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Don’t Hate the Cities, Hate the Rankings

By Louis Bach, Communications

City crime rankings imply distributions of crime like illustration C, with uniform crime rates within a city that change suddenly at a city border. Crime occurs more frequently in patterns like illustration D, with crime focused around a hot spot and diminishing with distance. Source: NIJ

In October, D3 responded to Forbes’ annual rankings of “America’s Most Dangerous Cities,” criticizing their methodology and reporting. Last week, The Atlantic Cities published its own response to city crime rankings. Theirs dealt not with Forbes, but with the annual report published by CQ Press:

What exactly is wrong with City Crime Rankings? “Where does one begin?” asks criminologist Richard Rosenfeld, a longtime critic of the publication. “The fundamental problem with the rankings is that they are supposed to inform individuals about their chances of becoming victims of crime, yet they tell you almost nothing about a person’s risk for crime. A person’s age, gender, their activities—all those help tell you a person’s risk for crime.” …

The rankings also fail to account for the different configurations of American cities, what criminologists call the denominator problem. For instance, St. Louis, which topped the list in 2010, has much of its crime concentrated in inner-city neighborhoods, as do cities like Indianapolis, Louisville, and Memphis. But these cities have either annexed or merged with many surrounding, safer communities and are physically several times larger than the city of St. Louis; as a result they have significantly diluted crime rates within their city borders. Camden, New Jersey, which took second place last year as well, fell to the 225th most dangerous in 2010 when metro areas were considered.

This piece adds important points to the dialogue surrounding crime rankings, particularly that comparing crime of relatively aggregated geographies, like cities, loses the level of detail that makes crime analysis useful. Crime tends to cluster around hot spots, not spread evenly across cities. This is as true in Detroit as it is anywhere else; certain neighborhoods in Detroit are necessarily safer than others. You wouldn’t know it, though, from the rankings that give readers the impression that Detroit is uniformly unsafe (and therefore implicitly suggest that they avoid the city altogether.)

That distinction is, as The Atlantic Cities notes, lost on CQ Press, which stated in a press release:

The FBI, the Conference of Mayors, American Society of Criminology and various police chiefs — notably of cities that received “dangerous” rankings — say such rankings are “simplistic.” They argue that crime levels are affected by many different factors, including population density, economic conditions and education and drop-out levels.

We agree, of course, that crime-ranking information contains many variables and that all must be considered carefully. But as journalists, we take very seriously our responsibility to keep Americans informed — even if the news is not good. So we publish such data, even if it causes cities and officials to feel aggrieved.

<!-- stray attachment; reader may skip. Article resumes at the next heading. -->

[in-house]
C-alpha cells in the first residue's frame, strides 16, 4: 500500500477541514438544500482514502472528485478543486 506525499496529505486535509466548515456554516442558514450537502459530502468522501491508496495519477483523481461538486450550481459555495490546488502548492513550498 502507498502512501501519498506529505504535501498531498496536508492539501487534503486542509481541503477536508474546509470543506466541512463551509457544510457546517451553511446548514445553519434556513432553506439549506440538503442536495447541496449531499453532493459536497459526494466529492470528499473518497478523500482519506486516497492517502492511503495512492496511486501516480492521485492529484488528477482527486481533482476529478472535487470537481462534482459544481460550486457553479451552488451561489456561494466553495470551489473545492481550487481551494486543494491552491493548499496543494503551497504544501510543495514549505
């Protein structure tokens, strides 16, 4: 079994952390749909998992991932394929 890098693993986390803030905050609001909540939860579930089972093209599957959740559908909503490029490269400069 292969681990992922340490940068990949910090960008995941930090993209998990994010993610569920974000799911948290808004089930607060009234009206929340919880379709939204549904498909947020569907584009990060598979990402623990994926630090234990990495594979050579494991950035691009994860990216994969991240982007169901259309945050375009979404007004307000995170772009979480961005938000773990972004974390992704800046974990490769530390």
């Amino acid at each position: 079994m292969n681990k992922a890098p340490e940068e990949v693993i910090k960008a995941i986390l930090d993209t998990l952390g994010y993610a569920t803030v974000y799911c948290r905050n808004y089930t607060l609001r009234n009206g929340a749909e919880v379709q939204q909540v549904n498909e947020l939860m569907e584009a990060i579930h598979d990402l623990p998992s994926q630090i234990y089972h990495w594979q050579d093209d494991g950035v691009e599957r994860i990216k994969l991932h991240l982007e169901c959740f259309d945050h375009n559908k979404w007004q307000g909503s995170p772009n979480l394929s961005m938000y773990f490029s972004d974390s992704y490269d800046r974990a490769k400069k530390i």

While crime has many causes, its results are simple to understand. Reporting on cities’ crime rates, and presenting the results in understandable formats, is an elementary journalistic exercise.

The incidence of crime — is it growing, or dropping? — is of real concern to millions of Americans, and the rankings help them better understand what is happening in their communities.

CQ Press implies that the controversy surrounding crime ranking is the result of city officials who would prefer that Americans remain in the dark about crime rates; they claim that crime is “simple to understand” and “elementary” to report; and they claim that these rankings help to inform decision-making by citizens.

None of those claims are true. The controversy about crime rankings stems from the fact that comparing crime rates between cities obfuscates, rather than illuminates, the complex reality of crime. Crime, like so many other social ills, is complicated not just in its causes but also in its effects, regardless of CQ Press’ belief that crime is “simple.” As Rosenfeld notes for The Atlantic Cities, informing people about crime in a useful way involves expressing not just the aggregated presence of crime but also the risk factors for types of crime, something that rankings like those published by CQ Press entirely fail to do.

Rather than “help[ing Americans] better understand what is happening in their communities,” the rankings published by Forbes, CQ Press, and others hinder Americans from being truly informed about the state of crime in their neighborhoods by lumping safe and unsafe neighborhoods together. CQ Press is correct that “the incidence of crime… is a real concern to millions of Americans,” but they are cynically exploiting that concern by simplistically spreading fear, uncertainty, and doubt about major American cities, regardless of whether any given area is genuinely safe.